Data selling: a quick look inside this growing web trend

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Ever wonder how Facebook tailors ads to reflect your likes, purchases, and overall web habits? Initially, this phenomenon could be solely credited to the work of third party advertising networks and data aggregators. However, in more recent years, Facebook, Apple, and other major names in the tech and social media sectors have made more expansive personal data available for a price, a concept known as data selling. This process is considered convenient and interesting to some and unnerving and invasive to others.

 

Here is a quick look inside this growing trend, taking a look at how it works and is generally perceived.

 

What is data selling?

 

Data selling is, quite literally, the direct selling of personal data by a major web outlets to advertising companies. These companies then compile this data and extract user trends, habits, and recurring interests in an attempt to form ads targeting users at a more personal level. Many of these outlets already have a long history of selling data, garnered internally, from outlet-specific activity. However, the key distinction now is that many outlets have started selling data accrued in external browsing.

 

For example, in 2014, Facebook announced it would begin selling users’ browsing data directly to advertisers. In this case, a user with a recent history of searching for Sony televisions may suddenly see ads for Sony products on their Facebook newsfeed. This process may seem a bit predatory to some, though many outlets, like Facebook, generally implement it in an attempt to “provide ads that are more relevant to user interests.”

 

Is data selling safe?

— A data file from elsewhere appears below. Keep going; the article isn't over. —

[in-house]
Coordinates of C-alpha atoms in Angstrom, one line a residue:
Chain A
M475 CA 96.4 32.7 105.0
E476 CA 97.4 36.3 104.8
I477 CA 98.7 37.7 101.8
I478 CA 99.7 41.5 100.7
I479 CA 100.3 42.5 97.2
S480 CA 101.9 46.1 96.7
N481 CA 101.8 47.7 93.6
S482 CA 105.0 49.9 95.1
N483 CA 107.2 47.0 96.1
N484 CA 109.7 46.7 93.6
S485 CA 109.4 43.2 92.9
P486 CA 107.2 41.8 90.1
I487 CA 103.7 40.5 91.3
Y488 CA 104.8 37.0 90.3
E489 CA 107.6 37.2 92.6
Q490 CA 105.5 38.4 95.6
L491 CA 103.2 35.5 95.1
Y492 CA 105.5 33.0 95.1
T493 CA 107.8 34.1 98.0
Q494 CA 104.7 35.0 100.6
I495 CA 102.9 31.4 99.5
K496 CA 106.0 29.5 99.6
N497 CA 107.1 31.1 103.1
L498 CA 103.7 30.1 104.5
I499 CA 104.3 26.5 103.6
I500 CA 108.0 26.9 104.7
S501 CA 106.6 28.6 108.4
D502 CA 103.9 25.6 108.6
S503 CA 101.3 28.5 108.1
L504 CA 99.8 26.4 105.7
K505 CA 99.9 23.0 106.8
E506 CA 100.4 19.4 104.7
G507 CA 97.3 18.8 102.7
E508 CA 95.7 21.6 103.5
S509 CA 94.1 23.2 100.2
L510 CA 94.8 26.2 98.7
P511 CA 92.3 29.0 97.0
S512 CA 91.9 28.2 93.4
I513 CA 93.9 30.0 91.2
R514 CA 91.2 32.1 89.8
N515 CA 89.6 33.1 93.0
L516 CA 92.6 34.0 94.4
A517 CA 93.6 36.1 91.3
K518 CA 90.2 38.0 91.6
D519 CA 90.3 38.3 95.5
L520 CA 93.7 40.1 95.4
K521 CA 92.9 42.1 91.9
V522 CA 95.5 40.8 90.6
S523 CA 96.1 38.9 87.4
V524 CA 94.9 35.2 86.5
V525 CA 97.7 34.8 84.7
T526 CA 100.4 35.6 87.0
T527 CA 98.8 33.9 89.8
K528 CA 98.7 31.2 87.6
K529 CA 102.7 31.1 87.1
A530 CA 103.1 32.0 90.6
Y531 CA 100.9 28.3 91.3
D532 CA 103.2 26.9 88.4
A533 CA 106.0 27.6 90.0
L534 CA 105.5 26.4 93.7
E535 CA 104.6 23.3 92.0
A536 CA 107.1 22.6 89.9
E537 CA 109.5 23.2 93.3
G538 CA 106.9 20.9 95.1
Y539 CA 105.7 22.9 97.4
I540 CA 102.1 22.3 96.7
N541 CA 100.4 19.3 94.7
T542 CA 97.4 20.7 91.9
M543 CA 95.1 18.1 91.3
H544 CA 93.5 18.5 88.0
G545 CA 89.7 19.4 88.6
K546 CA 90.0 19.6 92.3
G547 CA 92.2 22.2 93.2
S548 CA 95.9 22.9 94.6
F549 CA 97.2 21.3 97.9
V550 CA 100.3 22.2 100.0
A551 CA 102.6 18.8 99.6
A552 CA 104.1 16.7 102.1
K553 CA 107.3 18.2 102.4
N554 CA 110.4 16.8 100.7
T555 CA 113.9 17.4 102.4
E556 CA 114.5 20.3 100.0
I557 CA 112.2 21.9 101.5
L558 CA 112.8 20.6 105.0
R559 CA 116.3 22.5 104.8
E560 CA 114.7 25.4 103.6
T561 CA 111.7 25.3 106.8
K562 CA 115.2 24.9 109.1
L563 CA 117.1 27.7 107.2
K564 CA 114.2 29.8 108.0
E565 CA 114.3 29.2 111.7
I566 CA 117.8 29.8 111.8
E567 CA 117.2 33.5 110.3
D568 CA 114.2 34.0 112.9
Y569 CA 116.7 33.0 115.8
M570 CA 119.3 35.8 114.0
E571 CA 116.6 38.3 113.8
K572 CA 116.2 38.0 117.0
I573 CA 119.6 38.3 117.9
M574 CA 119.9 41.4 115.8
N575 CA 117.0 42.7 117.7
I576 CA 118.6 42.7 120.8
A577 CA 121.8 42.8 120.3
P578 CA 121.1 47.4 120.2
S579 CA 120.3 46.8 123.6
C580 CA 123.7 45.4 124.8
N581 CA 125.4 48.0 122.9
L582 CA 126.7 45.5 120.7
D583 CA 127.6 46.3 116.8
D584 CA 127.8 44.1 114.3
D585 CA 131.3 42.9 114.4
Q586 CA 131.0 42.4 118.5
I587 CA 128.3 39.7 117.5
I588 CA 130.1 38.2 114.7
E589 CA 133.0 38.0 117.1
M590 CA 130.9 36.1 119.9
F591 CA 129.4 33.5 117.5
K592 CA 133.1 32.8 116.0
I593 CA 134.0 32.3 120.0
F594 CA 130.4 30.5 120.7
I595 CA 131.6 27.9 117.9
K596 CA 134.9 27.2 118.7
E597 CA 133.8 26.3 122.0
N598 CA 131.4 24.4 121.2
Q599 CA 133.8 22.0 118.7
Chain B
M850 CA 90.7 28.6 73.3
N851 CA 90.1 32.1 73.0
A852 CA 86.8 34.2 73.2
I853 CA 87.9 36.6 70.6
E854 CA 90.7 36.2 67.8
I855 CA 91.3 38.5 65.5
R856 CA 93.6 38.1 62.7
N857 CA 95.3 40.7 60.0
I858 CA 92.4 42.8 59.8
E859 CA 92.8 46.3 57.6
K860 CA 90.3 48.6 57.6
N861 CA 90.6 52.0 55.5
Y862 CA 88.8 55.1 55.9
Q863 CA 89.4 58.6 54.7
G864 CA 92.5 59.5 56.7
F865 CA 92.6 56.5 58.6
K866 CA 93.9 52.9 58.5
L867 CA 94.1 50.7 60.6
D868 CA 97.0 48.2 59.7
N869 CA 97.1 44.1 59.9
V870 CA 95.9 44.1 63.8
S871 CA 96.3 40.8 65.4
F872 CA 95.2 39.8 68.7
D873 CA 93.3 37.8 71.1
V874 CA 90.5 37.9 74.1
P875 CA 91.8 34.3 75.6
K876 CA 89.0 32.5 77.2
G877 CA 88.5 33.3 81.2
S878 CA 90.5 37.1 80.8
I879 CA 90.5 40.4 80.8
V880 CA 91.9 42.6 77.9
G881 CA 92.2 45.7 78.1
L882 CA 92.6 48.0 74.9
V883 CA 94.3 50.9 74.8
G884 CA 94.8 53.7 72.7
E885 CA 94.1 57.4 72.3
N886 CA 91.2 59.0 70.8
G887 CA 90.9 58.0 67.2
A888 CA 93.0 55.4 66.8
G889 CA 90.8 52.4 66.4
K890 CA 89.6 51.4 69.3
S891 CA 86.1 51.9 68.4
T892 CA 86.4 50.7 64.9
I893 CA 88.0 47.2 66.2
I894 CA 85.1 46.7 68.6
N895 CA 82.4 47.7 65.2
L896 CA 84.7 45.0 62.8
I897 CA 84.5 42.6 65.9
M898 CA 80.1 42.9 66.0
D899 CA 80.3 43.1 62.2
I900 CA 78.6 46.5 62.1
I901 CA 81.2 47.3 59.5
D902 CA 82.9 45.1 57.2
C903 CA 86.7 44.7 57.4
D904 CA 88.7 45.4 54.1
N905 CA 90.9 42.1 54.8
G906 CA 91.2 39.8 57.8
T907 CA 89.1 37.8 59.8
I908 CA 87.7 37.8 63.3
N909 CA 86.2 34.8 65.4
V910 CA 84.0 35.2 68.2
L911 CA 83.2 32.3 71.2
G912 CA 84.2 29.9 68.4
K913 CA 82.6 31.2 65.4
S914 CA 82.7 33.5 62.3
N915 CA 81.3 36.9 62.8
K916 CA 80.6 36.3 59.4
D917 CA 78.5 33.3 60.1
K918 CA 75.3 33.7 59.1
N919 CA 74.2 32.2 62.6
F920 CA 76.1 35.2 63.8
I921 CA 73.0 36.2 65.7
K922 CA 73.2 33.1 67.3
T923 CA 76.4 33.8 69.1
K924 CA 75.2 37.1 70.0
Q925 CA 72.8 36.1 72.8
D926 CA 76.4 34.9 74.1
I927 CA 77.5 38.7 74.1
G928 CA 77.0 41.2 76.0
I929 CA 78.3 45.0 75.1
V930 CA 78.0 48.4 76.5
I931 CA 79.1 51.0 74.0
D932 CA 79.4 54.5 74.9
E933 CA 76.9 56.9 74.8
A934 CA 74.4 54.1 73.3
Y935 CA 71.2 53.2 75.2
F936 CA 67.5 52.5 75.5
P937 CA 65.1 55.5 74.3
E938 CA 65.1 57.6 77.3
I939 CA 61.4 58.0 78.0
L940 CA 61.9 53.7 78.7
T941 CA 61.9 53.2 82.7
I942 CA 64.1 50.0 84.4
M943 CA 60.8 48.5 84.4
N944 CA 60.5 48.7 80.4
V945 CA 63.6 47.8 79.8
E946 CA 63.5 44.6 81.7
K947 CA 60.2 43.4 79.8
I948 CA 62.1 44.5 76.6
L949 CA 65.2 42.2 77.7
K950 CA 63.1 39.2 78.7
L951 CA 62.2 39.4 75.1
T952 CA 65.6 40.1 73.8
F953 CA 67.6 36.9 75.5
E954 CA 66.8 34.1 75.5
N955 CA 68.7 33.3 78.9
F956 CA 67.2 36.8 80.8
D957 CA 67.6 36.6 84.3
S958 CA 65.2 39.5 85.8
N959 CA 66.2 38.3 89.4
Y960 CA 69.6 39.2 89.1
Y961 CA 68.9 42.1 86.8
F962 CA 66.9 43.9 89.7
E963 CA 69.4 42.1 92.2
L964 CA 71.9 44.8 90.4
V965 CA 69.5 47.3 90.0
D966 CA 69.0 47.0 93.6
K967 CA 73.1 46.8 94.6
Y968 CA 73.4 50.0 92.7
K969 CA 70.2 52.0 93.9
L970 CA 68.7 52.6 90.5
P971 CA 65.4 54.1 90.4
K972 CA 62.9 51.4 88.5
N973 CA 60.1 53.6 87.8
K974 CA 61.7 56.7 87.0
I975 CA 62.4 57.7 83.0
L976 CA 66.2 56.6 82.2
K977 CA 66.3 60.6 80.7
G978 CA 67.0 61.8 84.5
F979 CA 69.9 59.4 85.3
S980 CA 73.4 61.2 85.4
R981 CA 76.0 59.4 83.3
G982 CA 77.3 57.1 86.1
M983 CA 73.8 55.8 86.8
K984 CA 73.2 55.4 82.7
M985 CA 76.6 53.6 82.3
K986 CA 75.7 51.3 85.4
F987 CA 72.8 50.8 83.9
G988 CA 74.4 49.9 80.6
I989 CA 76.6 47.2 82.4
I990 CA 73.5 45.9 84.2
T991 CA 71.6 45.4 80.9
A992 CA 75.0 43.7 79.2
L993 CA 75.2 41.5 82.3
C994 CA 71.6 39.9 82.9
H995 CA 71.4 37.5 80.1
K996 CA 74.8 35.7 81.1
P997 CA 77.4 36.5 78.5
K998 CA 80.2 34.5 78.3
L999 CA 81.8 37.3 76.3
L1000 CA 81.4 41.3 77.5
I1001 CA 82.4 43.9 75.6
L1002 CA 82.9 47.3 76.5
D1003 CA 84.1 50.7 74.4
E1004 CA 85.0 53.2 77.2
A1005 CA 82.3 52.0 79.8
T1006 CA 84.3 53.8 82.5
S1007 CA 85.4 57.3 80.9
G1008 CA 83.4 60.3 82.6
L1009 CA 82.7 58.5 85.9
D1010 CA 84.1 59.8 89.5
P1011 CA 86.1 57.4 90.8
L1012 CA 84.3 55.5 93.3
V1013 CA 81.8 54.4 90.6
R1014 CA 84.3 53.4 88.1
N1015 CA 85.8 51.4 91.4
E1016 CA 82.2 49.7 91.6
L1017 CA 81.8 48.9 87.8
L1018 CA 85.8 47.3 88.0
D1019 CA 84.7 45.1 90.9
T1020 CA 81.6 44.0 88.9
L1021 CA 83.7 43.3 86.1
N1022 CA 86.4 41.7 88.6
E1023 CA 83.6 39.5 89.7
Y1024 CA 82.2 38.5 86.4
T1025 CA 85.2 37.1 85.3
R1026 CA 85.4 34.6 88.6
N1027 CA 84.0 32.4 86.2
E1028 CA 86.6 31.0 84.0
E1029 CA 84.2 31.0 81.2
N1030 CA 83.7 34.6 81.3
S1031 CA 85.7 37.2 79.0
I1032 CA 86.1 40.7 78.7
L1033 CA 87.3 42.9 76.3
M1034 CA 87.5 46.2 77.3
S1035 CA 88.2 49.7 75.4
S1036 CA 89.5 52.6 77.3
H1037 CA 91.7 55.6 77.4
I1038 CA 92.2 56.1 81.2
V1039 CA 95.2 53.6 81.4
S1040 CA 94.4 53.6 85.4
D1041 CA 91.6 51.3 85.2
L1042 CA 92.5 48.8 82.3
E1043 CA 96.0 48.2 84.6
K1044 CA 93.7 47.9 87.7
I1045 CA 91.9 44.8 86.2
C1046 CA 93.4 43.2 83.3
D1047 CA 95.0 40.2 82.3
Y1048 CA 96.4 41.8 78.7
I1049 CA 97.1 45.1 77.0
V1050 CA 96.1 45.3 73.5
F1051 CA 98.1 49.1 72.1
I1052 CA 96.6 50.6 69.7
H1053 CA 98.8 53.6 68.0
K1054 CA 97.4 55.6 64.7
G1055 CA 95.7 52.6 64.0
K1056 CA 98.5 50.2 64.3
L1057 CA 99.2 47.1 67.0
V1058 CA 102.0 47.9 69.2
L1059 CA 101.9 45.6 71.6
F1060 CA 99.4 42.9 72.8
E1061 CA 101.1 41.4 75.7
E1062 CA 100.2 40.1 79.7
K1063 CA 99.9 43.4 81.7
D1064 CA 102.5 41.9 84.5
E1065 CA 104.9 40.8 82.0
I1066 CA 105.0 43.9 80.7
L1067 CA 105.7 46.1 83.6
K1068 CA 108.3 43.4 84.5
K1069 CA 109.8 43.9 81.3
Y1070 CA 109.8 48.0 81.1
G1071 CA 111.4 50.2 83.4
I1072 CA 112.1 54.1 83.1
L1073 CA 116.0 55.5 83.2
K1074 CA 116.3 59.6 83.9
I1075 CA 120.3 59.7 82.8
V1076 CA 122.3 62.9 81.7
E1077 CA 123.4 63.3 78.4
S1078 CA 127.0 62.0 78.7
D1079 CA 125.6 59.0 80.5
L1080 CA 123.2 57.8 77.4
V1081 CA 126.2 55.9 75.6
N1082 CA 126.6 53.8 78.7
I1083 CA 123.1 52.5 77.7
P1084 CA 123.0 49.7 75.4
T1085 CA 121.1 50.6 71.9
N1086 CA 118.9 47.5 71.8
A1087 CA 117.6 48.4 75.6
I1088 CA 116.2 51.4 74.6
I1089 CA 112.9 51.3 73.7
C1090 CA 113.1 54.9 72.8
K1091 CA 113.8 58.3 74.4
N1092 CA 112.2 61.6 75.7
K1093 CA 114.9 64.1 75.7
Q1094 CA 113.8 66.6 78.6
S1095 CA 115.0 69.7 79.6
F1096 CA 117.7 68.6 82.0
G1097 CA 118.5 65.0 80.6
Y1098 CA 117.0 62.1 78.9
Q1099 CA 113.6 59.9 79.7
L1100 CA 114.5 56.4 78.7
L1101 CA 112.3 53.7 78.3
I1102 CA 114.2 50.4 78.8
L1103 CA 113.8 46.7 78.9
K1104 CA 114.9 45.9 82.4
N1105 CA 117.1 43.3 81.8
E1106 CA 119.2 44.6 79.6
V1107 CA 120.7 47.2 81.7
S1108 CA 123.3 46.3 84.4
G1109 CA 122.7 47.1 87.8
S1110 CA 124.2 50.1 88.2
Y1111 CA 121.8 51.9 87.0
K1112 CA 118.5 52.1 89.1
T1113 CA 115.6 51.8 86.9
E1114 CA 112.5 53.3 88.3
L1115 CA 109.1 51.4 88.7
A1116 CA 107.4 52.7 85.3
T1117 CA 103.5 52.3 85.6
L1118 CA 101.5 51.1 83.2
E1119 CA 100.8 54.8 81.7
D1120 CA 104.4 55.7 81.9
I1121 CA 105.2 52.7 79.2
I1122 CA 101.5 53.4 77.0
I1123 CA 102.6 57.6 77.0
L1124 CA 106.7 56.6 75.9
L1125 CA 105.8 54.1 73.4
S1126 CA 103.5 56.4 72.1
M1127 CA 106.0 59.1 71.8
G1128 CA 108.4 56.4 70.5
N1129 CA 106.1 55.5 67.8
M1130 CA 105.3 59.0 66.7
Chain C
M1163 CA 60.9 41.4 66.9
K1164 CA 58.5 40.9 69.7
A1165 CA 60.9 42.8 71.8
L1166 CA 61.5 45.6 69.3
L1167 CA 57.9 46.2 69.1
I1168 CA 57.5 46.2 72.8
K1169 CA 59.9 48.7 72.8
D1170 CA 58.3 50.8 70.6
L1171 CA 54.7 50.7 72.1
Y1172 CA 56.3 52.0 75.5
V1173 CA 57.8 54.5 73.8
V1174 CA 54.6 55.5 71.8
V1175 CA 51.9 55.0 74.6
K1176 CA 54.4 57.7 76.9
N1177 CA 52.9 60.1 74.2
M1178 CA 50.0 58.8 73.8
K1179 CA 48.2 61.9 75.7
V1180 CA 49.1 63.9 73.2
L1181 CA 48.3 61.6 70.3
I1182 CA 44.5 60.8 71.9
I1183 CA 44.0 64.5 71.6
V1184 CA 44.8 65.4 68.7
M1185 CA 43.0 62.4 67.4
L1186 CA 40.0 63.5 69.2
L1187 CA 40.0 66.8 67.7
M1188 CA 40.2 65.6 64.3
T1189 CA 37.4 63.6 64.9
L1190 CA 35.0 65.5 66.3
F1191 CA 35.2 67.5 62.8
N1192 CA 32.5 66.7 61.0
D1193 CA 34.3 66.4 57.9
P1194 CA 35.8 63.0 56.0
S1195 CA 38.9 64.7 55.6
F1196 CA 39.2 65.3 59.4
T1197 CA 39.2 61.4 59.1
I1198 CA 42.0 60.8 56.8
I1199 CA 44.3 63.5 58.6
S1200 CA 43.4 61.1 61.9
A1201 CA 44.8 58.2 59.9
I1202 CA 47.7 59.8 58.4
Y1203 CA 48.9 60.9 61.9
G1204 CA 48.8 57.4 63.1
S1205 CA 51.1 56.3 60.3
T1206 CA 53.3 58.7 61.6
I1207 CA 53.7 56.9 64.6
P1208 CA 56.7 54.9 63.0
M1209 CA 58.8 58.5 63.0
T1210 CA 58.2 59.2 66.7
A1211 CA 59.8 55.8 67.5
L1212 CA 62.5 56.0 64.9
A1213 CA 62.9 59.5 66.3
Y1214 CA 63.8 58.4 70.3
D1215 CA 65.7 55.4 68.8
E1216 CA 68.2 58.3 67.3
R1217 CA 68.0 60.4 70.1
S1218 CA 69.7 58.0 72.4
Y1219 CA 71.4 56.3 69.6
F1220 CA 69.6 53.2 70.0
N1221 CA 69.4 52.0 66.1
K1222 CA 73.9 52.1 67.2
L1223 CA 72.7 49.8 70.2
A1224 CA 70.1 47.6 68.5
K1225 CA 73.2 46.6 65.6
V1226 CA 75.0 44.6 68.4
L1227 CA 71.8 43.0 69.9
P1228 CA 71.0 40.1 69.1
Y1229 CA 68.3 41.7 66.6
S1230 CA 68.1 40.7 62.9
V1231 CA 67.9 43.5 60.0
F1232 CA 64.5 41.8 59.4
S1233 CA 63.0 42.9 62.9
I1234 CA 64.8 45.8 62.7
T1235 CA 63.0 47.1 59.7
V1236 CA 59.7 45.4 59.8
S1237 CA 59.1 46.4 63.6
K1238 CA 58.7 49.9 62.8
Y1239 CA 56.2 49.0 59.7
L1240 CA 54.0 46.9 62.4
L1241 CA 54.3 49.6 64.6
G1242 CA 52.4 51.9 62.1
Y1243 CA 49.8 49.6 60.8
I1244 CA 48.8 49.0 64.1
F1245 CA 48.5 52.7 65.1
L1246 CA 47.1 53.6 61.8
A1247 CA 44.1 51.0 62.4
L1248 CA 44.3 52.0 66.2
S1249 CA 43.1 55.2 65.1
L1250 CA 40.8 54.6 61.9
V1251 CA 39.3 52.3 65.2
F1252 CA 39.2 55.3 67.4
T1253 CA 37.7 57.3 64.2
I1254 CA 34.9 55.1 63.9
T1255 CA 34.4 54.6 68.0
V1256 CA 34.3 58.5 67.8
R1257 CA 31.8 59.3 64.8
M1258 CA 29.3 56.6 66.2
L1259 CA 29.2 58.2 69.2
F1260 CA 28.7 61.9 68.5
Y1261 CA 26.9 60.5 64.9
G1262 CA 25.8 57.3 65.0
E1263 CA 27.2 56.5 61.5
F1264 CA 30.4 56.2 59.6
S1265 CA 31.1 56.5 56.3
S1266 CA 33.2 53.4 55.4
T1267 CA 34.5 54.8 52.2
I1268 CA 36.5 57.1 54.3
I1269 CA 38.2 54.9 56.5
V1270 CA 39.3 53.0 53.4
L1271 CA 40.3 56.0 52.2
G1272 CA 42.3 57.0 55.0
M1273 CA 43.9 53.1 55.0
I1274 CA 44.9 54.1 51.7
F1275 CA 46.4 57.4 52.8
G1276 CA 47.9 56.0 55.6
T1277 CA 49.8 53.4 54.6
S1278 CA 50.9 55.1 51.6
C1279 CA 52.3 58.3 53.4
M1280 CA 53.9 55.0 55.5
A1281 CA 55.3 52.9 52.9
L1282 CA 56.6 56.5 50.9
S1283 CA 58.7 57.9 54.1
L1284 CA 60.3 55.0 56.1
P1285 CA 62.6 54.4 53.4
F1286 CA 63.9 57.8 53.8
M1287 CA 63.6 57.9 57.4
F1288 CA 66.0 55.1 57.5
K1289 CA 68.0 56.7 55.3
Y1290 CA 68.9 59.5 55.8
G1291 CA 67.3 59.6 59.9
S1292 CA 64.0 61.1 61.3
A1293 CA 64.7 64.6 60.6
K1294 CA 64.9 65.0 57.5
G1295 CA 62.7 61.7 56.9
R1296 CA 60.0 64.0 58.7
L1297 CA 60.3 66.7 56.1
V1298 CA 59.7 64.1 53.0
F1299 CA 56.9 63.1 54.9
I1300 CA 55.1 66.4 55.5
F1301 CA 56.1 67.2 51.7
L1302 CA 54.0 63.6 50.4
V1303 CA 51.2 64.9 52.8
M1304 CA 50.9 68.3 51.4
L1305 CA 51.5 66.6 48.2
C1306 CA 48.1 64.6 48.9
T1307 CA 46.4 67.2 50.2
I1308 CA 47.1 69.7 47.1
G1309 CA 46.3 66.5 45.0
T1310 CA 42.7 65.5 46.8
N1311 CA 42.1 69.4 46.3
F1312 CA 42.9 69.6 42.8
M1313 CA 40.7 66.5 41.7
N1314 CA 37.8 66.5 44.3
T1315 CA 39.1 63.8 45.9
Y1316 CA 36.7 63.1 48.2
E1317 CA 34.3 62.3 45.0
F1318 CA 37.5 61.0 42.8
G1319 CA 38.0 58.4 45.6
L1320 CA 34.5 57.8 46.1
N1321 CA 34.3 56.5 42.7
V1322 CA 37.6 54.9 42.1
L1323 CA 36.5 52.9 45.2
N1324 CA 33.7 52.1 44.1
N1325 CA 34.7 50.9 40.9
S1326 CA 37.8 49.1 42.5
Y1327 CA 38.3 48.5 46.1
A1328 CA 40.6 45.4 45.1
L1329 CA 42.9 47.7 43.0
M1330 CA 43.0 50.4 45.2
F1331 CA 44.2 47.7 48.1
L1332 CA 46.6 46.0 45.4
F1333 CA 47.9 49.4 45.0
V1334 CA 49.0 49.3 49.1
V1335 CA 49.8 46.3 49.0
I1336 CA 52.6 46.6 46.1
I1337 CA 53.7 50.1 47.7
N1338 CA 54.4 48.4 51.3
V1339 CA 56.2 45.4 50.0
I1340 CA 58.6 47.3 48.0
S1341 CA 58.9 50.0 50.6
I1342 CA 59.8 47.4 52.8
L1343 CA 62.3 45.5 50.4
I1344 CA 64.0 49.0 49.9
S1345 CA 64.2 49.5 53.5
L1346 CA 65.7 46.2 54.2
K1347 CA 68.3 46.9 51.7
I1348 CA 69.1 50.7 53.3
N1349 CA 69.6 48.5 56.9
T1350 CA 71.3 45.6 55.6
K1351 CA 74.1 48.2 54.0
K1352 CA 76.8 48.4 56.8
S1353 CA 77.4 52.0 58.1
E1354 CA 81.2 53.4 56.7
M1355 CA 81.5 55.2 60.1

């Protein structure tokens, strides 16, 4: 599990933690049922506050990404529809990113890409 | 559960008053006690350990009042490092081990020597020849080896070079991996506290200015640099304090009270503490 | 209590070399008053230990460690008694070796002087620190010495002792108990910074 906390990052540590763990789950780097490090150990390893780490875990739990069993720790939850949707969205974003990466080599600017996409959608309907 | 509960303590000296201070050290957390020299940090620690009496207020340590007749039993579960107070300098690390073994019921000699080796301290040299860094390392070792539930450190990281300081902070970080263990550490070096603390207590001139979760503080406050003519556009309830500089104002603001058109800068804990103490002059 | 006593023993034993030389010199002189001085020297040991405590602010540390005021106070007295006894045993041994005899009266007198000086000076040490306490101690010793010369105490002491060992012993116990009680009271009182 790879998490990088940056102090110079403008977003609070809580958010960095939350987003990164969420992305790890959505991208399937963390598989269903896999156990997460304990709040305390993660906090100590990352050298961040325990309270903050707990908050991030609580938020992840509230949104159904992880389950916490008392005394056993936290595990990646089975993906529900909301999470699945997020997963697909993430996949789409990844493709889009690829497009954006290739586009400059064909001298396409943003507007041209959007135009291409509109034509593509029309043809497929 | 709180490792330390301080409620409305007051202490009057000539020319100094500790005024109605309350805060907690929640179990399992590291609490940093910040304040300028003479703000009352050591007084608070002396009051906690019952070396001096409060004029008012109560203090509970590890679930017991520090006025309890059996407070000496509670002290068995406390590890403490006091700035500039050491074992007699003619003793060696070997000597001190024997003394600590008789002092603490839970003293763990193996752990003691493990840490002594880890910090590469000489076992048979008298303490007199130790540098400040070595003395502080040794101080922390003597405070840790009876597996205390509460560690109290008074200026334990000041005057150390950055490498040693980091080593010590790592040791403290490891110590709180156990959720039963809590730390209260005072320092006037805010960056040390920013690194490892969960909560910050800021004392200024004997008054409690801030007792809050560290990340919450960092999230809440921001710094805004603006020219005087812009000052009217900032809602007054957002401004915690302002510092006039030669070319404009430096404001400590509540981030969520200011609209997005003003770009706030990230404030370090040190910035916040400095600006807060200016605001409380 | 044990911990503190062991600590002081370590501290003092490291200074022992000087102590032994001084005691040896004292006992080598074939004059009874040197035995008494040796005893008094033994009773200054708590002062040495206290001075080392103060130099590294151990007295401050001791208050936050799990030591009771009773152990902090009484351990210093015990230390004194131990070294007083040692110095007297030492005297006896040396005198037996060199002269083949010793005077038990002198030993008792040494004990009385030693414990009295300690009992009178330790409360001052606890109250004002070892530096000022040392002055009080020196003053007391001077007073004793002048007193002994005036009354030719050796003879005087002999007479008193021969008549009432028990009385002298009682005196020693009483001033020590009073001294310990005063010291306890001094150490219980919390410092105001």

Debates surrounding data selling typically boil down to a single question: is data selling safe in terms of user privacy? Keeping with the Facebook example, the selling process holds clear implications that the outlet is capable of absorbing and redistributing all user web activity, and perhaps a user may not want certain aspects of their external surfing available to an unknown audience, benign as this transfer may be in scope. Some believe that these outlets are taking advantage of potentially sensitive data in an attempt to make more money, all while allowing advertising companies to condition users into more purchasing.

 

At the same time, some have embraced the potential benefits of data sales, even taking the selling process into their own hands. The Datum app, for instance, allows users to “share or sell personal data on their own terms,” giving them the power to control who owns this data and make a profit it off it while remaining anonymous.

 

Given the polarizing status of data sales, and considering the concept’s potentially high ceiling as a brand new internet marketplace, expect to see it much more in tech headlines in the coming years.